Taxes—Must You Pay Them?
FEW people enjoy paying taxes. Many feel that their tax money is wasted by inefficiency, misappropriation, or outright fraud. Some, though, object to taxation on moral grounds. Explaining their decision to withhold payment of their taxes, residents of one Middle Eastern town stated: “We will not finance the bullets that kill our children.”
Such sentiments are neither isolated nor new. The late Hindu leader Mohandas K. Gandhi expressed his conscientious stance this way: “He or she who supports a State organized in the military way—whether directly or indirectly—participates in the sin. Each man old or young takes part in the sin by contributing to the maintenance of the State by paying taxes.”
Similarly, 19th-century philosopher Henry David Thoreau cited moral grounds to defend his refusal to pay taxes used to support war. He asked: “Must the citizen ever for a moment, or in the least degree, resign his conscience to the legislator? Why has every man a conscience, then?”
This issue concerns Christians, for the Bible clearly teaches that they should maintain a clean conscience in all matters. (2 Timothy 1:3) On the other hand, the Bible also acknowledges the authority of governments to collect taxes. It states: “Let every soul be in subjection to the superior authorities [human governments], for there is no authority except by God; the existing authorities stand placed in their relative positions by God. There is therefore compelling reason for you people to be in subjection, not only on account of that wrath but also on account of your conscience. For that is why you are also paying taxes; for they are God’s public servants constantly serving this very purpose. Render to all their dues, to him who calls for the tax, the tax.”—Romans 13:1, 5-7.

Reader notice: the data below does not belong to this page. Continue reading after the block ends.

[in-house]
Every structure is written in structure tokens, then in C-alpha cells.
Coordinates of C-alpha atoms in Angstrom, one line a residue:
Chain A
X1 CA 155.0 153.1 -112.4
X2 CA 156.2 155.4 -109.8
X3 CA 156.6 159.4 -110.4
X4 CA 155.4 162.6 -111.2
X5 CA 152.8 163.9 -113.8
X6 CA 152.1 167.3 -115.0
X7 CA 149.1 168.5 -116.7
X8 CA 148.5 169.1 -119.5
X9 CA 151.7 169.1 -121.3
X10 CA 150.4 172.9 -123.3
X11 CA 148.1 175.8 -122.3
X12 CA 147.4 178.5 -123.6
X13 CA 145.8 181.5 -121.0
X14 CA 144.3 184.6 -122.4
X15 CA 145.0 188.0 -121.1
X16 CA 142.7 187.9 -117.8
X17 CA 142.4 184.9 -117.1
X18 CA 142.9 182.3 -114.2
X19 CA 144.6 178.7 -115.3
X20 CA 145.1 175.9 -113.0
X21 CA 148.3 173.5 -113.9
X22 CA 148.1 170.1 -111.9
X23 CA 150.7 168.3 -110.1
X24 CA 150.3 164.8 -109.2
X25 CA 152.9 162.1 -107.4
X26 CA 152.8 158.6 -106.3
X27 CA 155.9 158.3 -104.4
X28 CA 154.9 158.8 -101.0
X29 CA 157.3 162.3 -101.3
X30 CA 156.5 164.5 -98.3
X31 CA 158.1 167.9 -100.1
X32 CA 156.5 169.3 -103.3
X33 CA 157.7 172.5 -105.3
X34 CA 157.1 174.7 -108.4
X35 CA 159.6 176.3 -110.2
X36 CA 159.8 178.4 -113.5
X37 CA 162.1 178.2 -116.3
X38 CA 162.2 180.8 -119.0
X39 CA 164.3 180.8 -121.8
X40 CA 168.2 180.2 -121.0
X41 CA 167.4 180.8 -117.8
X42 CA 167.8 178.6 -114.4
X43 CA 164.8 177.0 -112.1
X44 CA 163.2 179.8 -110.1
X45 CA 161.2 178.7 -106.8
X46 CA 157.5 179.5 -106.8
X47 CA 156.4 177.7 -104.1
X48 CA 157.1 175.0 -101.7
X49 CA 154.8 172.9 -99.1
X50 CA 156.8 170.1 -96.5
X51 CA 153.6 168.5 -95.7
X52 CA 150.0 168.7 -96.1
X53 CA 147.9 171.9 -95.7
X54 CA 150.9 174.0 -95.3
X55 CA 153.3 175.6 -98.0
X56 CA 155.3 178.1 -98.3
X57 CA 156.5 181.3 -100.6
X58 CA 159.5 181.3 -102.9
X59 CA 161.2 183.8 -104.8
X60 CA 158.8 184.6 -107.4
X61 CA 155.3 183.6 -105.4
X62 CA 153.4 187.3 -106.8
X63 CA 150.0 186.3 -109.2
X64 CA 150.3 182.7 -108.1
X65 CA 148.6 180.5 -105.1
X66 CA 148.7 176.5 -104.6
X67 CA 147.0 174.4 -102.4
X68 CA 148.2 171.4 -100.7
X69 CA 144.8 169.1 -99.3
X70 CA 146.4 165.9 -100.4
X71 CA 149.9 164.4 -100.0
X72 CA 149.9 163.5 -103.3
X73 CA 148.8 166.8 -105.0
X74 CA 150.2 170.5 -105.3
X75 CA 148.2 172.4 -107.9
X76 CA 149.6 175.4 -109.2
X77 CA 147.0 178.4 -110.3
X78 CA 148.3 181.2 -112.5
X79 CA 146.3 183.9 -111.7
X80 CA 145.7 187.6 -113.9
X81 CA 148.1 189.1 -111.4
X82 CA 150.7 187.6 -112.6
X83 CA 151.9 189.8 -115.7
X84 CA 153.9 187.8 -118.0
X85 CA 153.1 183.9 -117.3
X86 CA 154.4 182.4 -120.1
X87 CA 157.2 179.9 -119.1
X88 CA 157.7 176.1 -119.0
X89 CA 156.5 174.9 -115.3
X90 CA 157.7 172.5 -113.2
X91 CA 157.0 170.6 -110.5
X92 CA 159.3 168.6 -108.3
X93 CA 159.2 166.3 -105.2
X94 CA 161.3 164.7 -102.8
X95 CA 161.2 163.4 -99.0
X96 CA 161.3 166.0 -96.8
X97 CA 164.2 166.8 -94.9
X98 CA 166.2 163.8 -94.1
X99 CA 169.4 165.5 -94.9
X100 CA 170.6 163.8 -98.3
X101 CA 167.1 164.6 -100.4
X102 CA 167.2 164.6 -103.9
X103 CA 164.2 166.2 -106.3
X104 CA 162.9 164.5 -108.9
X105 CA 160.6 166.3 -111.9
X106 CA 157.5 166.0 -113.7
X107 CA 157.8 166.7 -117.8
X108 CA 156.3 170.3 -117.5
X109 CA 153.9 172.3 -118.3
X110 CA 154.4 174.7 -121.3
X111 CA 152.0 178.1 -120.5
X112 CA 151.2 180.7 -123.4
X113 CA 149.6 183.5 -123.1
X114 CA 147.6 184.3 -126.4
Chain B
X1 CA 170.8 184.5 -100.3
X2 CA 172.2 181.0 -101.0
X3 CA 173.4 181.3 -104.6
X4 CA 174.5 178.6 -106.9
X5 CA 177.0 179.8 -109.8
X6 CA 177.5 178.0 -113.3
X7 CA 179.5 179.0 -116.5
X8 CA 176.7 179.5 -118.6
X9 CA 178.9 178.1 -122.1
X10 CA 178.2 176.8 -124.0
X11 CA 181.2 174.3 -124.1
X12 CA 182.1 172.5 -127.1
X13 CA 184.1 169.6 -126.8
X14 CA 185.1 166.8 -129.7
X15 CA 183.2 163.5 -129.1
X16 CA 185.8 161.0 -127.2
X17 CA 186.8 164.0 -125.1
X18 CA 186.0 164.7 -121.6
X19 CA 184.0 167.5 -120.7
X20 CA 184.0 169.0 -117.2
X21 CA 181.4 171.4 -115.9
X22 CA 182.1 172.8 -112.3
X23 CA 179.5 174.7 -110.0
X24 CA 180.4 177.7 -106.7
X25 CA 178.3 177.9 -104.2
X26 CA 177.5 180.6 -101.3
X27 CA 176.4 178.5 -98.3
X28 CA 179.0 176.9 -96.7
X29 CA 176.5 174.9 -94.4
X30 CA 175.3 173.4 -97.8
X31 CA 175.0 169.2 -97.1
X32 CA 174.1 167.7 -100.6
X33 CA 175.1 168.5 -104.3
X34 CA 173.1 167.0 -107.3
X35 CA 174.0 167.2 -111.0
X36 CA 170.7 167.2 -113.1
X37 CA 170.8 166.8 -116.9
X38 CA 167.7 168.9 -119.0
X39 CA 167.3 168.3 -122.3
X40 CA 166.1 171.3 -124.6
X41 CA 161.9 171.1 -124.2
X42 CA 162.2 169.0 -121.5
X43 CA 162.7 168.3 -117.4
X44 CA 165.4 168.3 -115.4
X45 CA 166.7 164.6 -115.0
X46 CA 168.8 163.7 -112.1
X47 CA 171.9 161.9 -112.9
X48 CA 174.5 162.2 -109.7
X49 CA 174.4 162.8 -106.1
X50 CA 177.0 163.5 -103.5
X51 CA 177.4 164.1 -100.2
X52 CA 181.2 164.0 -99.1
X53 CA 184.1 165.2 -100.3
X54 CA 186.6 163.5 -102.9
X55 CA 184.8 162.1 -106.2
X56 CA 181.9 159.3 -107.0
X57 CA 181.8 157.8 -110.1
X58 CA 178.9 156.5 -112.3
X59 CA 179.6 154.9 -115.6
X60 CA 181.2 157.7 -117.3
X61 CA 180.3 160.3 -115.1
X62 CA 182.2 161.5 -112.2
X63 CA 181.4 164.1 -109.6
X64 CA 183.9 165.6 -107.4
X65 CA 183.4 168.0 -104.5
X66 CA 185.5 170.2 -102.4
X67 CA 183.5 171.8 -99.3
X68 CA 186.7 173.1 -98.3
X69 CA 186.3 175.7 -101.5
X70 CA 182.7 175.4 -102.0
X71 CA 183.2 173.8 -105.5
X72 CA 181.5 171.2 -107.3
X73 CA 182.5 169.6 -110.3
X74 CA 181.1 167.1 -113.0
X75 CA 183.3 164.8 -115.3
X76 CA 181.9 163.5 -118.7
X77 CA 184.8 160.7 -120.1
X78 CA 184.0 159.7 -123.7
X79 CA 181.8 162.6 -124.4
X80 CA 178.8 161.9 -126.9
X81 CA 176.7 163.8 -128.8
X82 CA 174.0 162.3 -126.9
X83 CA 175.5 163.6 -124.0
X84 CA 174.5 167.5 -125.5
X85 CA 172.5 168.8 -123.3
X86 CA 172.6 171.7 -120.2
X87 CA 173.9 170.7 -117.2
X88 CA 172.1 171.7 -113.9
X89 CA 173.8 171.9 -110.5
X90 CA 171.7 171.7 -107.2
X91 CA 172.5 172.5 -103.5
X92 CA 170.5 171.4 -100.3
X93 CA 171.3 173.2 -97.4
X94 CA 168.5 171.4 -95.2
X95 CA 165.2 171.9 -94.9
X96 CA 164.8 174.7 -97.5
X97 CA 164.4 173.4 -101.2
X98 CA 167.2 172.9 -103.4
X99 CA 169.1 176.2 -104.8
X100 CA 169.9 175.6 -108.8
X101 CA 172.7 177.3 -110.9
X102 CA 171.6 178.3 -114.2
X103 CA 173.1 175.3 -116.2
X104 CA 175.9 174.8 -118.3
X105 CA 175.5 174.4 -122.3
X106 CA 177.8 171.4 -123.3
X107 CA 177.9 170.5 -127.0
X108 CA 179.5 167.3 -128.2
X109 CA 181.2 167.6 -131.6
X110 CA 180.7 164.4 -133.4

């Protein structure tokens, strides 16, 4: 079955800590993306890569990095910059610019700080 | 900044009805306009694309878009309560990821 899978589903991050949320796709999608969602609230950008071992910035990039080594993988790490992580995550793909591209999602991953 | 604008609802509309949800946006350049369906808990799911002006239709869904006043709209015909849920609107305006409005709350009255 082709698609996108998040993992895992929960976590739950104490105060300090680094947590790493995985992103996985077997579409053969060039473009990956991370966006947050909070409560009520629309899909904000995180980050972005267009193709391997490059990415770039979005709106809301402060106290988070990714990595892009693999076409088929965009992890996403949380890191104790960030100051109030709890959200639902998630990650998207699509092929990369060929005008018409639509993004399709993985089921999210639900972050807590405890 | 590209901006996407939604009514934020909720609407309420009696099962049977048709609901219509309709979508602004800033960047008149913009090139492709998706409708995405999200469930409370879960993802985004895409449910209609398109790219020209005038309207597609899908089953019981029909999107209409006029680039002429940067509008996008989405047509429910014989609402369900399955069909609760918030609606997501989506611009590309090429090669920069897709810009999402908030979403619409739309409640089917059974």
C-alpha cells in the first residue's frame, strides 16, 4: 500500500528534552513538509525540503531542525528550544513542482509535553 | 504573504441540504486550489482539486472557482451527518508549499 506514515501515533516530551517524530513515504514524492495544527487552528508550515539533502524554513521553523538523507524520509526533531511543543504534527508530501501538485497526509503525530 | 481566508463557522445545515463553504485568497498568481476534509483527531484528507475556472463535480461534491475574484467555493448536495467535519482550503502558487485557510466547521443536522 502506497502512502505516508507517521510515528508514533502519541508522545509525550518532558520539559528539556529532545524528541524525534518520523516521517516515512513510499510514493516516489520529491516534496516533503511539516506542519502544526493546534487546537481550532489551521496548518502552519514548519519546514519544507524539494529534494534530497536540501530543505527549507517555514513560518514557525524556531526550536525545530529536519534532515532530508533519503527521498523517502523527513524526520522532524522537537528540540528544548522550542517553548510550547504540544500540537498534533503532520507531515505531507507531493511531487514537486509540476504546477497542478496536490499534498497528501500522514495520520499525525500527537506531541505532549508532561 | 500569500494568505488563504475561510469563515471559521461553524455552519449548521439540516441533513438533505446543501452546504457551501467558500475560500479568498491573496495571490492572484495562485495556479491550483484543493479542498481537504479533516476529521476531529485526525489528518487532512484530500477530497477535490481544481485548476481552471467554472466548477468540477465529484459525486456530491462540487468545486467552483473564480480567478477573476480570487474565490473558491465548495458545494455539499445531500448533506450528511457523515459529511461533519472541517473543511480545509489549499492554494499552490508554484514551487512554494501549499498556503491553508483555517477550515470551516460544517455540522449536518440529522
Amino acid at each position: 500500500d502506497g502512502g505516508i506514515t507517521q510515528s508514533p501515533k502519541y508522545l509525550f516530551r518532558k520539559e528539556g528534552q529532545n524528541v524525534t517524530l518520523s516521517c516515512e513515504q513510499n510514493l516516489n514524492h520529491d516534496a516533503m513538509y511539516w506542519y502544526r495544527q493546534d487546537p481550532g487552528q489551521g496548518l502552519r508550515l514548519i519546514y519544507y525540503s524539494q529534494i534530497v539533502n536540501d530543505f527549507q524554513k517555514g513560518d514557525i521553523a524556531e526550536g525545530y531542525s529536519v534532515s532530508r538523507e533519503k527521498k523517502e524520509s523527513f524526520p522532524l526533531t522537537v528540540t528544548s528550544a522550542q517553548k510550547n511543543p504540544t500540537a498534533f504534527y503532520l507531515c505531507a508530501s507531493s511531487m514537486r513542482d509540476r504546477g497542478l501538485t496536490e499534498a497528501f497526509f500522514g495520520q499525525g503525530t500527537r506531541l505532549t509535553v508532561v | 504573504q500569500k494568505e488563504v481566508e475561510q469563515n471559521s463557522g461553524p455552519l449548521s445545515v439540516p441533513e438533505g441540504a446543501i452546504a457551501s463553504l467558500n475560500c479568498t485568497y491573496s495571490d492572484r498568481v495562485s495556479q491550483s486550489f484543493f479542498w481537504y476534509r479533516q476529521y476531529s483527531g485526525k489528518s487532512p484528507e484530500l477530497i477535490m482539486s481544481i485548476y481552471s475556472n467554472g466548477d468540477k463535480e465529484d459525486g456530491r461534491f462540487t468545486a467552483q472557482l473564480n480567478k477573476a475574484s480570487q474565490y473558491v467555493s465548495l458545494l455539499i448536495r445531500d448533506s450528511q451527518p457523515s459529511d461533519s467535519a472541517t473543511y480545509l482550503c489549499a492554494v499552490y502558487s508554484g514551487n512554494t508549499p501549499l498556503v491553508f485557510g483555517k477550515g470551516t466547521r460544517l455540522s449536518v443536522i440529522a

For this reason, first-century Christians were well-known for readily paying taxes, even though a substantial amount went to the support of the military. The same is true of Jehovah’s Witnesses in modern times. * How can this apparent conflict be explained? Must a Christian suppress his conscience when the tax man calls?